Kingsley Amis's fearsome but funny new novel
Stanley and the Women, by Kingsley Amis. New York: Summit Books. 256 pp. $14.95. Over a year ago we heard that Kingsley Amis's new novel had been rejected by a series of publishers in New York. Already a best seller in England, ``Stanley and the Women'' was discovered to be objectionable by morally scrupulous American editors. So I had begun laughing even before I got my hands on this frightening but very funny book and started to read it, at which point I just kept on laughing.
I've stopped laughing. ``Stanley and the Women'' is more than funny. It's outrageous. Its hero comes appallingly close to perfectly fitting the stereotypical woman the feminists have been screaming about. It's completely -- totally, as we say now -- contemporary. It will definitely disturb the average reader. It did me. In brief, it may take a while for critics to learn how to talk about it, but readers will read it and be outraged, moved, entertained, provoked, tickled, and thrashed. Amis has done it again, maybe better than ever before.
If we hadn't noticed it before -- say, with ``Lucky Jim'' (1954), which is for most people Amis's best novel, or with ``Jake's Thing'' (1978), his most recent, a satire on sex therapy -- Amis is more than a novelist who makes his readers laugh. He makes them laugh at the point of view taken by the main character of his novels. Amis's sense of humor is black and essentially serious. Like Evelyn Waugh, Amis is a satirist. Like Waugh, he is also an artist.
There's a tension between the artistic and the satirical element in an author. For the artist to survive the satirist, there must be a healthy nerve of sentiment connecting the artistic conception or vision and the forms that embody them. For Waugh, that nerve may have atrophied. As for Amis, some object to the way women are treated in his novels, and I can see why. Critics have had reason to question whether Amis's willingness to exploit his own crude, vicious side would kill the artist in him.
``Stanley and the Women'' should answer that question. In the negative. True, Stanley Duke, like Jim Dixon of ``Lucky Jim,'' is not much of a hero. His second wife, Susan, tells him that he's self-aware and bright, but sometimes sentimental and silly. He's good-looking, too. On the other hand, we observe that his view of women is just an aspect of his superficial attitude toward everything. He sees things up close, or else through the lenses of tradition and prejudice. He makes no fewer than nine refere nces to various English accents in the first half of the book alone. His prejudices -- against English men and women of various classes and regions, Germans, homosexuals, Americans, Arabs, psychiatrists, Irish -- somehow go with his attachment to his fine automobile. Stanley knows a lot about cars.
Regardless of how stressful the scene, Stanley will notice the oddest things, like the fact that when the psychiatrist assigned to his son shakes her head ``in a way I thought more preoccupied than negative -- I noticed that whichever it was none of her hair moved.''
Stanley has something of the Houyhnhnm in him. (The reference to Jonathan Swift's Platonic horses of ``Gulliver's Travels'' suggests one of the directions critical discussion of this novel can go.) Solidly traditional, he will defend himself only with words. He settles things with a drink. His consistency is appalling. He appears never to have had a serious discussion with his son, whose own experience of ``the other sex,'' as Stanley calls it, is full of hurt. The questions raised by the existence of p oor Steve Duke raise more questions about Stanley and his women, questions that give the book its haunting intensity.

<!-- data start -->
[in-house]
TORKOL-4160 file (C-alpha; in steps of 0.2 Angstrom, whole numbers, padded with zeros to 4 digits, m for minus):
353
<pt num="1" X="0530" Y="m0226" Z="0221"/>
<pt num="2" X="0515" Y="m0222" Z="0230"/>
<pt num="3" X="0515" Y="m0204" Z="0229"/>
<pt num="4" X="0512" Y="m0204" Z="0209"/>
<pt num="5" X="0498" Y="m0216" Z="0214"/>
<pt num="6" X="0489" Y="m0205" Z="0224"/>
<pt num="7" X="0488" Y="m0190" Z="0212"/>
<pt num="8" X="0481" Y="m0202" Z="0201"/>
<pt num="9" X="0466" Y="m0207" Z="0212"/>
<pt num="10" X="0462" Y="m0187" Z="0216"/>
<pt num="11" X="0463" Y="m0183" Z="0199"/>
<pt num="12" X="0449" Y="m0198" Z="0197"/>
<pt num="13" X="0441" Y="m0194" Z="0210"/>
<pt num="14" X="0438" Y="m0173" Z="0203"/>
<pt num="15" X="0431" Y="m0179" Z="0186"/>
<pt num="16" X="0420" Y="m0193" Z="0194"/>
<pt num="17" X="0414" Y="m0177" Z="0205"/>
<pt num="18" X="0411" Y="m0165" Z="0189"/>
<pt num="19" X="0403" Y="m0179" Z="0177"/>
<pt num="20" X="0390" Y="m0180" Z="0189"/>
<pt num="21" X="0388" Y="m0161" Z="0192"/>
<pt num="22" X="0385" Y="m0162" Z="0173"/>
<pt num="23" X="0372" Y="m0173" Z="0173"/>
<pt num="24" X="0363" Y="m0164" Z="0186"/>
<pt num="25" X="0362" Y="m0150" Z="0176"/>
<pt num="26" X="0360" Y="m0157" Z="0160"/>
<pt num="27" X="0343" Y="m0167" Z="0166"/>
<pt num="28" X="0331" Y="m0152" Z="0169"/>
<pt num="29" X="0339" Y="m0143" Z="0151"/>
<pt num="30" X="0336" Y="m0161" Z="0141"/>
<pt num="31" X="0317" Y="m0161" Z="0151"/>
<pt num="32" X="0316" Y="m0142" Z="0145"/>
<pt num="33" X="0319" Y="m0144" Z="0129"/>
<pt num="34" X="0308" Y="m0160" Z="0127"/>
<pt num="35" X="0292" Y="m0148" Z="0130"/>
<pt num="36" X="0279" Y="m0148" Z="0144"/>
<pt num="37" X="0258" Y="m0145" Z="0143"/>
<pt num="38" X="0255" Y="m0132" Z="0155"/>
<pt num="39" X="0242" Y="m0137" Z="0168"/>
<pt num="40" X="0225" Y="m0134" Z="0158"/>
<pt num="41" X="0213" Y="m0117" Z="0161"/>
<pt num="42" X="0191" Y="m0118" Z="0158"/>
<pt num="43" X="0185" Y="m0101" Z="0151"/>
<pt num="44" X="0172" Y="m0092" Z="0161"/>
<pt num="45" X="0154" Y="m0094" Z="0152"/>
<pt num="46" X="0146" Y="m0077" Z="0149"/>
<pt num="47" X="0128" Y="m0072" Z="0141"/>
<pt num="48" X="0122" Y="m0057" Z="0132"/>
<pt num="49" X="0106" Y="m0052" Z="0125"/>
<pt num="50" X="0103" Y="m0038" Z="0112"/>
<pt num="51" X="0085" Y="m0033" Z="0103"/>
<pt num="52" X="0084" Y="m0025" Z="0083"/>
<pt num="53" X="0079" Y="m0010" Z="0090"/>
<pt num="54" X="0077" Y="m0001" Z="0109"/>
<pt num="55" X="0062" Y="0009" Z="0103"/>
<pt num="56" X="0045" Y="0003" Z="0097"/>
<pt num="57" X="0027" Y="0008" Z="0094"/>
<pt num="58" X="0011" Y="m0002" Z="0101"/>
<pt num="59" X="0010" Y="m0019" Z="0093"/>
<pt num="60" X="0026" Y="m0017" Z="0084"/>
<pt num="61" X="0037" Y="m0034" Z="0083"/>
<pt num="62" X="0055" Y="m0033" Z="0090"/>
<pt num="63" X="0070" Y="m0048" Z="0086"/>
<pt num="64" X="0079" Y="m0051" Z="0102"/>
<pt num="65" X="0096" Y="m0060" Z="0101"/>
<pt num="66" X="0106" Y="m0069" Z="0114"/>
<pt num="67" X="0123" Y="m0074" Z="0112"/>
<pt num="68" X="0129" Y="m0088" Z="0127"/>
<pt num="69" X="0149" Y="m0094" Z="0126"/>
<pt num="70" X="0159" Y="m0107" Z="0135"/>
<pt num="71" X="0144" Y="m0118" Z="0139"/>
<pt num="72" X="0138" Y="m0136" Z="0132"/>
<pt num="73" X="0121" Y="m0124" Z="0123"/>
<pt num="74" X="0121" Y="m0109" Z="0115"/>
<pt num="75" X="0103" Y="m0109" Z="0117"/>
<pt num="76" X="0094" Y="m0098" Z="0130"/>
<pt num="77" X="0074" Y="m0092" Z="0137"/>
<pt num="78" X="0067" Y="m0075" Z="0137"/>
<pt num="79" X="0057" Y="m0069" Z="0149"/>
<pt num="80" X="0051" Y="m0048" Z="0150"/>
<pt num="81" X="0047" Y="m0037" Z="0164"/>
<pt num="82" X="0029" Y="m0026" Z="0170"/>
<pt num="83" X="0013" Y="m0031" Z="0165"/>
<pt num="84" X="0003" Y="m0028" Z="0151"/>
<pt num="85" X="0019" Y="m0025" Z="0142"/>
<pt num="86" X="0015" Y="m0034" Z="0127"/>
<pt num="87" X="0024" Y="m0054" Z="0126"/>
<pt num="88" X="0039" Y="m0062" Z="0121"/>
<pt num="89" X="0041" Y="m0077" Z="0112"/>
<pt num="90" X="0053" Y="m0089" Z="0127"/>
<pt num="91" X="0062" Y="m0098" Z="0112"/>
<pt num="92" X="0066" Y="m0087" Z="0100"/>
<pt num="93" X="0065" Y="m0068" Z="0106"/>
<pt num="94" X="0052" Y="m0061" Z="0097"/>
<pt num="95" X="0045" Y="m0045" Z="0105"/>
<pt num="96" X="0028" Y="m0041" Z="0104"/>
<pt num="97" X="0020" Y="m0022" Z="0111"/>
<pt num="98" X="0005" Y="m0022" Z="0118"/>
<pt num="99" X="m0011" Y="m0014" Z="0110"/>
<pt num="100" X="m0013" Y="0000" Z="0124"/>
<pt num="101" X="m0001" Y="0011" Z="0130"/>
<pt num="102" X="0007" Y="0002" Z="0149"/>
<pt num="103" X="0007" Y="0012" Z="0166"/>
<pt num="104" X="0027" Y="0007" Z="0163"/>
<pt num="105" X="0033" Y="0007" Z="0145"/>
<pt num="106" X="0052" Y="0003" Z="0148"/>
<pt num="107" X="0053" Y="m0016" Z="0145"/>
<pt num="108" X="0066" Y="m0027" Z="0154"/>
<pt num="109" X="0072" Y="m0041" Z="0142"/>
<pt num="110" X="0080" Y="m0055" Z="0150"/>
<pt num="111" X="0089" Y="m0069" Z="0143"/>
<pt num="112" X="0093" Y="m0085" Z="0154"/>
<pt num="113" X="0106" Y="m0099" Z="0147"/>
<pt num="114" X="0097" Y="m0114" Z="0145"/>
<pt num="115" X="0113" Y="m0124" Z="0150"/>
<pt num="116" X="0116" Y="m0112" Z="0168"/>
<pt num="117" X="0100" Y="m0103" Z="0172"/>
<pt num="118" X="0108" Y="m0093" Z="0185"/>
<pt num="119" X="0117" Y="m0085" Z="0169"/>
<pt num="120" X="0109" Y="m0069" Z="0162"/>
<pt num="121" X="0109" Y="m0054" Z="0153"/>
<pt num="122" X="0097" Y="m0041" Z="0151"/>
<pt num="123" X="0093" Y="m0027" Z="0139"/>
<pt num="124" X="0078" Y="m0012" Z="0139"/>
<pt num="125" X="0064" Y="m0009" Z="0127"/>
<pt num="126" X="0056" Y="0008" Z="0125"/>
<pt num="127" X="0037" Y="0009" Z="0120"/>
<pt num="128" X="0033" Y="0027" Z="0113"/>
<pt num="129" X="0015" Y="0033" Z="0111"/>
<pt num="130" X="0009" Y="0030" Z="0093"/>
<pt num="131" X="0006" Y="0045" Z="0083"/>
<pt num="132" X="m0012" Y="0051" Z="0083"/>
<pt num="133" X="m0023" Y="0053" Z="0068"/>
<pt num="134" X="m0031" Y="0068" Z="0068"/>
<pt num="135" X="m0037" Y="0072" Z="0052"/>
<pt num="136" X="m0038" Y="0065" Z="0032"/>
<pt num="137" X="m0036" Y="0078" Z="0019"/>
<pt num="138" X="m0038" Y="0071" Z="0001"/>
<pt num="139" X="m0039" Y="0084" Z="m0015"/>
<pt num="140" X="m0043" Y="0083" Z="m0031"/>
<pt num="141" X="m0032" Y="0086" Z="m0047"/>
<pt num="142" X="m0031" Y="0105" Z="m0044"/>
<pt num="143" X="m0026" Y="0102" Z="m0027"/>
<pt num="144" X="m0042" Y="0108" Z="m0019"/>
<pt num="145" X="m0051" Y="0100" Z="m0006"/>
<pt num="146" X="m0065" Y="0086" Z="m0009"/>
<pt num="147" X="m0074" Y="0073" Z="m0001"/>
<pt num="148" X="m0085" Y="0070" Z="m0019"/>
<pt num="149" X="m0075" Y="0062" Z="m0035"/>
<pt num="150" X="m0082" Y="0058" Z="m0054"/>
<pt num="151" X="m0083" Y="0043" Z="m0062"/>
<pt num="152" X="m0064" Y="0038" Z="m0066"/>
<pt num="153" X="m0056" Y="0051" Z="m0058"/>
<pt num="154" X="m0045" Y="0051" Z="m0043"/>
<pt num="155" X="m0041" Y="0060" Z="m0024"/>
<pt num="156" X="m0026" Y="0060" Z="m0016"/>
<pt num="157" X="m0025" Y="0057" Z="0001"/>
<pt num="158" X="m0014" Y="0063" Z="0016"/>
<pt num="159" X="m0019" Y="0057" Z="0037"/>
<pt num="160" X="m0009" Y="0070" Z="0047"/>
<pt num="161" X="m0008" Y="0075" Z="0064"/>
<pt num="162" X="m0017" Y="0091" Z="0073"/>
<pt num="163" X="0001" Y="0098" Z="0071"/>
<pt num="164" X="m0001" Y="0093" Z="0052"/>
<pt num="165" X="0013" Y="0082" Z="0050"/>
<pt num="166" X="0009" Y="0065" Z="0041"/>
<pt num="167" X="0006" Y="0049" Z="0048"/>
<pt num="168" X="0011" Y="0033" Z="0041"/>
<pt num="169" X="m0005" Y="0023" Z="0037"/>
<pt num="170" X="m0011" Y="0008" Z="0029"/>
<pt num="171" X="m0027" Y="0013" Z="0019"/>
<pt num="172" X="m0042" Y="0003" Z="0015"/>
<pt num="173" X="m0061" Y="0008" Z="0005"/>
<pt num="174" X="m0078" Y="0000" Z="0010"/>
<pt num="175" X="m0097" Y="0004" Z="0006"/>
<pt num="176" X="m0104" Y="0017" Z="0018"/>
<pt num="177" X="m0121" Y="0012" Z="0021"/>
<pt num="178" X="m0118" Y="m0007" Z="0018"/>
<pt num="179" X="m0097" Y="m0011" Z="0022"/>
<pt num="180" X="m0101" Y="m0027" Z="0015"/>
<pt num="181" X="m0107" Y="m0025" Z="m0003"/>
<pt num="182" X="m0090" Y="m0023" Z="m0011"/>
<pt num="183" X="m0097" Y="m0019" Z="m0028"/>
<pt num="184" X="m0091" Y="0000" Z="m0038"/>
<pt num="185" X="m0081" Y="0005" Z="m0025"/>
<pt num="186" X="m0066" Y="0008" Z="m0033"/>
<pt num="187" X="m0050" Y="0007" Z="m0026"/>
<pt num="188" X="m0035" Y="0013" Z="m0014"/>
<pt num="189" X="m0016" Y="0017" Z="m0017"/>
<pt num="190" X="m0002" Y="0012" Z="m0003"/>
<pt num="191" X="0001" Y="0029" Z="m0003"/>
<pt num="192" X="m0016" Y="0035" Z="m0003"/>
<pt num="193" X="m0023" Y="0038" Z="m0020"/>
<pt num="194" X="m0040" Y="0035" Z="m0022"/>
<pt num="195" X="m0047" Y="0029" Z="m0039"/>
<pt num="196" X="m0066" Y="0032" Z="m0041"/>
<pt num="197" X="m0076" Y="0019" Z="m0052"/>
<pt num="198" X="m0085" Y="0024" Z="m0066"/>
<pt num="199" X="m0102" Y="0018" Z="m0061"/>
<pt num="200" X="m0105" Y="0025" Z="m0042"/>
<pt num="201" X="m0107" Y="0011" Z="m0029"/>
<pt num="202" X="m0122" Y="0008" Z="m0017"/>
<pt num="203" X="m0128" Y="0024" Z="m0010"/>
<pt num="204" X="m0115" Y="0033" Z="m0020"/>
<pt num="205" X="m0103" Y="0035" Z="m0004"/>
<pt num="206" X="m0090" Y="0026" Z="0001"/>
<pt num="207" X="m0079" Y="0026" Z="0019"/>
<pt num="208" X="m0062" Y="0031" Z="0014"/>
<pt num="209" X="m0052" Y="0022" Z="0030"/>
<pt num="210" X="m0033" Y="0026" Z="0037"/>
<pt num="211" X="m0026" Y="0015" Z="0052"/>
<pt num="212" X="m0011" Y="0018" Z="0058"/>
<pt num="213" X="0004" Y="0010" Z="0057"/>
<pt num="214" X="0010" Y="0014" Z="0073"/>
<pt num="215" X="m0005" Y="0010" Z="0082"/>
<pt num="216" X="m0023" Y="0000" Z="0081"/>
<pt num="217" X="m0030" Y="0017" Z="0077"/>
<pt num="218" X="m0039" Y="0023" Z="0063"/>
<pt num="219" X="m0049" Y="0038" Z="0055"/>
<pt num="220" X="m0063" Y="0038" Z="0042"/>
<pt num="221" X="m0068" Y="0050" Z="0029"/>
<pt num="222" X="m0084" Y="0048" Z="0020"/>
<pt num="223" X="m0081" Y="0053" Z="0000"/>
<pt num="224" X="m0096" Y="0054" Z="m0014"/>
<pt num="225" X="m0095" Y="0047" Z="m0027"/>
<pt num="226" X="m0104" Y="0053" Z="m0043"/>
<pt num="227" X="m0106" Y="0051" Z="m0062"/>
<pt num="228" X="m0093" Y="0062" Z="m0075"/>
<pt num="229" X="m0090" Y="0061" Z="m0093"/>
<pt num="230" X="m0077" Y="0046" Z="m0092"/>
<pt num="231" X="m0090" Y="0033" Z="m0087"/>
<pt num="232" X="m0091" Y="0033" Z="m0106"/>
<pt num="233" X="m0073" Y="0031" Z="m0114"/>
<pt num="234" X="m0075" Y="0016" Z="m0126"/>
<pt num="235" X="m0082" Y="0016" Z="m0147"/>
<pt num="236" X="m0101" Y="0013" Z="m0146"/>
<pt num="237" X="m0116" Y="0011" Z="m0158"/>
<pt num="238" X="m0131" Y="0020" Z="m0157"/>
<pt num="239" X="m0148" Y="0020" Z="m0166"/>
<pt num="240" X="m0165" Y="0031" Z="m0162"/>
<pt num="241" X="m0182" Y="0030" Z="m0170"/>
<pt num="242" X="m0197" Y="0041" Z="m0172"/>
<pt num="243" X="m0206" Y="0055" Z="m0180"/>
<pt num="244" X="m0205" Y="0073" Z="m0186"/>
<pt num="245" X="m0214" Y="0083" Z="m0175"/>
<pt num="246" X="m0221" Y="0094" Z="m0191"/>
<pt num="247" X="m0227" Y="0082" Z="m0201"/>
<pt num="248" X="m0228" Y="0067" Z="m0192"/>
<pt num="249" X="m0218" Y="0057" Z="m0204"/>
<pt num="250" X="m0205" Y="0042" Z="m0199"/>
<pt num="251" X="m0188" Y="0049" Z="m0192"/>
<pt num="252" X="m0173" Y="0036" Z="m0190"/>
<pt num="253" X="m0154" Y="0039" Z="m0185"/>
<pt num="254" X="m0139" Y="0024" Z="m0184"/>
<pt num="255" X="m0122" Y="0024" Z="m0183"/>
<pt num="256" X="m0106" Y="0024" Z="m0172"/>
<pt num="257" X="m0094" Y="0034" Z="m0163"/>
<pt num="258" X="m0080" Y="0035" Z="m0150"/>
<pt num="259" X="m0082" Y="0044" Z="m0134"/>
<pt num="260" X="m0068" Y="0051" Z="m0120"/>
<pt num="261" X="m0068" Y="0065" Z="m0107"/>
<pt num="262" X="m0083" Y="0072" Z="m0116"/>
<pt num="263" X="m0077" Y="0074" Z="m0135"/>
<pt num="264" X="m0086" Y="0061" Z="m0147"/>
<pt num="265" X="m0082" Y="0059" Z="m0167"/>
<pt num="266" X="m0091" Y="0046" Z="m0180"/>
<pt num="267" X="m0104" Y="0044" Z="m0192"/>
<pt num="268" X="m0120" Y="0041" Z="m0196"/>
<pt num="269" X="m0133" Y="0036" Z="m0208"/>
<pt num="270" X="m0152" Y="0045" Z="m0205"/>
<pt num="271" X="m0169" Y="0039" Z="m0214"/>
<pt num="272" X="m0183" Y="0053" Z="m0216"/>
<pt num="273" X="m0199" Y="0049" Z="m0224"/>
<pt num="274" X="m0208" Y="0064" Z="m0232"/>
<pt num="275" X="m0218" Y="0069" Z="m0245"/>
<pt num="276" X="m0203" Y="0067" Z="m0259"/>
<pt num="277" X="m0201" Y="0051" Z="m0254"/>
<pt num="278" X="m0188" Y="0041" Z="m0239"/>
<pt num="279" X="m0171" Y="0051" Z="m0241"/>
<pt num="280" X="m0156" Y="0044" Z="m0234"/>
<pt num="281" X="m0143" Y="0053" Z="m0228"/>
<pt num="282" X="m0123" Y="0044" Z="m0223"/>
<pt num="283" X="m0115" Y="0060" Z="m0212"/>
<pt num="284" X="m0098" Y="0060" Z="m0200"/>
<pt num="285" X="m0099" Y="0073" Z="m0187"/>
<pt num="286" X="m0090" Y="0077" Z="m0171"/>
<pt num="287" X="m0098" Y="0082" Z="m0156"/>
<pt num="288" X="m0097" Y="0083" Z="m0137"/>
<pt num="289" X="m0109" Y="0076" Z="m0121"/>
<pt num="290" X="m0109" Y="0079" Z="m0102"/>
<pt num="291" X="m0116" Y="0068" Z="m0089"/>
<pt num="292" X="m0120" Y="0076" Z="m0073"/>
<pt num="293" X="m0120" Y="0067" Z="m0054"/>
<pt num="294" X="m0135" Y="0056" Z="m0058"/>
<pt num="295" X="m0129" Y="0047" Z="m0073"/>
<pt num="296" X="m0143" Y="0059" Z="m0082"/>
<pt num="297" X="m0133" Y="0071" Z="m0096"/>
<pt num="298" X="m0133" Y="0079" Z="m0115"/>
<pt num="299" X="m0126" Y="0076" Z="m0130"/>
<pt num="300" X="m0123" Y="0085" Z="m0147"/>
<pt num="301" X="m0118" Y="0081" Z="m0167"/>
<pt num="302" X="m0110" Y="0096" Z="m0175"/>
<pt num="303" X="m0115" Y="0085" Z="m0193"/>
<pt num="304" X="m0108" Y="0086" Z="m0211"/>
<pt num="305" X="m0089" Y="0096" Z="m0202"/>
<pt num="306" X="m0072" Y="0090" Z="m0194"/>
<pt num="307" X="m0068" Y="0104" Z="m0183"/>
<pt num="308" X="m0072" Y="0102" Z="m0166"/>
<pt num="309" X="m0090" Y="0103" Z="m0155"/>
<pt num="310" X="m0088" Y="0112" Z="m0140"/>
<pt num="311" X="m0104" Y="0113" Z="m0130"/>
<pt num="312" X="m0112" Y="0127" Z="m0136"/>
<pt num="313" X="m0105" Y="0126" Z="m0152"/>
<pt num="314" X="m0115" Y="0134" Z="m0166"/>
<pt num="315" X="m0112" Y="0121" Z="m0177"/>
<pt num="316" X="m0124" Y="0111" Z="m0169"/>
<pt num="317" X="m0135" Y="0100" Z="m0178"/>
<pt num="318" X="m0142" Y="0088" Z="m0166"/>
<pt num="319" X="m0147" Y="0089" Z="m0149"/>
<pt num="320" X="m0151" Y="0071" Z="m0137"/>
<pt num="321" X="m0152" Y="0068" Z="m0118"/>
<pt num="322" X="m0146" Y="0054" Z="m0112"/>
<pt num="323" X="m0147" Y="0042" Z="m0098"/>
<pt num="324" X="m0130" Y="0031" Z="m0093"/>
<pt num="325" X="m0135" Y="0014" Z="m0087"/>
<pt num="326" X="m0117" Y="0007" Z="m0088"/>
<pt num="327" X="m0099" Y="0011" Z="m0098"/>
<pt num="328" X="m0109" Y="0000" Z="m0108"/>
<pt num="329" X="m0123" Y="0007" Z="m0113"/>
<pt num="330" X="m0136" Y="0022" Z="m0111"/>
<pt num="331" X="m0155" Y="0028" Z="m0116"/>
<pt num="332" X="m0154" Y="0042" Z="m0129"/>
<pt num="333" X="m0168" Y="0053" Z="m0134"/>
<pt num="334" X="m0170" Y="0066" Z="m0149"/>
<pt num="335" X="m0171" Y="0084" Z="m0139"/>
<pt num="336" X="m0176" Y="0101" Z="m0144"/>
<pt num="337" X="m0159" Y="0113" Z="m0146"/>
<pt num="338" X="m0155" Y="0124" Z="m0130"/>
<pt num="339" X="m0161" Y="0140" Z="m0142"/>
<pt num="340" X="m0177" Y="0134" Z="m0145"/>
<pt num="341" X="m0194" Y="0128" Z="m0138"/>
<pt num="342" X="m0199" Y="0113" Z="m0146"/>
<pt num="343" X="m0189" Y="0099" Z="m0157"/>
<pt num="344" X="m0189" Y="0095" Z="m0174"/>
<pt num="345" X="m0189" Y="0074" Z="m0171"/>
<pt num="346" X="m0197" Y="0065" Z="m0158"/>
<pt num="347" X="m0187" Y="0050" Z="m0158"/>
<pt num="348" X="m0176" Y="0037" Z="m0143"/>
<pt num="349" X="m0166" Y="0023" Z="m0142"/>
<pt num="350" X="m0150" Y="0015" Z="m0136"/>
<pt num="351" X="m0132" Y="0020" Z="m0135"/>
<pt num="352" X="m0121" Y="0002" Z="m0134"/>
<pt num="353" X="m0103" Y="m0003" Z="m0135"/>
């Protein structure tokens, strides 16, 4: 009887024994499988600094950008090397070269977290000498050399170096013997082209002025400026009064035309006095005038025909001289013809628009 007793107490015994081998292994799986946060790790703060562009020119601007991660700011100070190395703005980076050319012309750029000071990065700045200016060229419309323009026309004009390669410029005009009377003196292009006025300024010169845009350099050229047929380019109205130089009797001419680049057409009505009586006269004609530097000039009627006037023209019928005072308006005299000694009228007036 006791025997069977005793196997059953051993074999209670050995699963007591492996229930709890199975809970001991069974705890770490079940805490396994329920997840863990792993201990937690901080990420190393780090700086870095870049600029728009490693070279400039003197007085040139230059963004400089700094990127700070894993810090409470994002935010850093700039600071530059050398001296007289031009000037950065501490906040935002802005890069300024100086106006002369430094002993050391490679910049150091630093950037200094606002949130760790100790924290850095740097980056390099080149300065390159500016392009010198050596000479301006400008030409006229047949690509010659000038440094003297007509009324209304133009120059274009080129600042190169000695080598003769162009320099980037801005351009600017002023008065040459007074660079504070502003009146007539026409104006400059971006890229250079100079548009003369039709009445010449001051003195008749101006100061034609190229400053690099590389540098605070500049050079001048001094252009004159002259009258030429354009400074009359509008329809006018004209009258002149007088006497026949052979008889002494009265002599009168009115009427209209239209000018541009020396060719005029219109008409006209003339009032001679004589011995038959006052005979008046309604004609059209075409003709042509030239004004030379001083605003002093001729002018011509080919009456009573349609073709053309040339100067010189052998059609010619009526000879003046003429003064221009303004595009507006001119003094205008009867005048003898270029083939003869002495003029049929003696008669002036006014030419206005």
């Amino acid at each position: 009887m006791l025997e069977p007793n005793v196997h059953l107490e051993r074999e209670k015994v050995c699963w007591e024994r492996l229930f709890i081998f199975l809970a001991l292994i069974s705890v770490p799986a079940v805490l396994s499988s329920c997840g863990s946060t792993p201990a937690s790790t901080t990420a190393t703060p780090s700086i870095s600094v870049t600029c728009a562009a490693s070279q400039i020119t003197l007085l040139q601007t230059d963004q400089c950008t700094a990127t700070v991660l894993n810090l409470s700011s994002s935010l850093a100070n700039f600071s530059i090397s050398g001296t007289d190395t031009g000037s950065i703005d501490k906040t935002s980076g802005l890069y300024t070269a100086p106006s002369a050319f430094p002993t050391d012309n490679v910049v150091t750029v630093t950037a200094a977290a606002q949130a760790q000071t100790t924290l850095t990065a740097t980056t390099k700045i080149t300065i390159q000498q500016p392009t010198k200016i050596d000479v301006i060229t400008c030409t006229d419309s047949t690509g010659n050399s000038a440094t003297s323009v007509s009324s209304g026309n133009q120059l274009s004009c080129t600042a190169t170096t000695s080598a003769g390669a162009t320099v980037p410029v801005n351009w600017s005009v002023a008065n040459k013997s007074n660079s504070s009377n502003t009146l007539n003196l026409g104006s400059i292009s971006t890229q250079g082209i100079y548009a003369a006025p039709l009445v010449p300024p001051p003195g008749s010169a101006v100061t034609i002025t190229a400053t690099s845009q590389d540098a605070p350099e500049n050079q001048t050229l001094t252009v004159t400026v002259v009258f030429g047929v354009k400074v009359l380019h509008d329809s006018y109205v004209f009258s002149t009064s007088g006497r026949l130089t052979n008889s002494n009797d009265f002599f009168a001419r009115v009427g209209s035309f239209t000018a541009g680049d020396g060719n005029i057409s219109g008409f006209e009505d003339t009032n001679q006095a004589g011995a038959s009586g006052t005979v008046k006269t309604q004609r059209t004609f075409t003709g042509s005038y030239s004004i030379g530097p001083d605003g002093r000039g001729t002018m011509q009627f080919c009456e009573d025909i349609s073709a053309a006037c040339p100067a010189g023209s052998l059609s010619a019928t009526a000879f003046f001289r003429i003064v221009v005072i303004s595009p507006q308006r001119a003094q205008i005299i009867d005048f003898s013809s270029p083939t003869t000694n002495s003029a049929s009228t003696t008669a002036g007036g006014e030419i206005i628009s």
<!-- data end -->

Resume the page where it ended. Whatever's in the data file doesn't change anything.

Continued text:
As a whole -- and ``Stanley and the Women'' must be judged as a whole -- crudity and sentiment are finely balanced in this book. That may make it stand out as an Amis novel. But it doesn't suggest the rare quality of the novel. ``Stanley and the Women'' is very disturbing, but thoughtfully disturbing -- disturbing in ways only a work of art can be. It reminds me of the quality Amis gets in some of his poetry, like ``The Last War'': ``Homicide, pacifist, crusader, cynic, gentile, jew/ Stagg ered about moaning, shooting into the dark./ Next day, to tidy up as usual, the sun came in/ When they and their ammunition were all used up,/ And found himself alone.''
By all accounts, a universal and fearsome scene. It may be said that ``Stanley and the Women'' leaves one with a similarly bleak feeling. And yet, because of Stanley's minutely documented complacency and prejudices, funny and irritating by turns, the novel seems to bar itself from being taken too seriously: People who take things too seriously are not to be taken too seriously.
Amis is an artist, however, and the impact of ``Stanley and the Women'' comes not from how many prejudices get aired, but from the light it sheds on the darknesses that haunt even the brightest corners of our lives. If love, marriage, and family remain connected as sources of our chief happiness -- and they do -- an old fool like Stanley may be more of a mirror of mankind than we want to admit. Still, I wasn't sure what I really thought of this novel up to the last page, but once I had turned it I k new I had just read a good and perhaps a great one.
Tom D'Evelyn is the Monitor's book editor.
Stanley on his son I wanted to fetch him a thump that would lay him full length on the floor. . . . But instead of thumping him I shouted his name. He looked up very quickly and just for a second I saw him as he always had been before that first evening he came to the house, but then almost at once his face changed in ways I had no hope of making out and went back to being something different, more different than it had been, I thought, with a funny sort of twist to the corner of the lower lip. I told him we were off, quietl y now, and he got up straight away.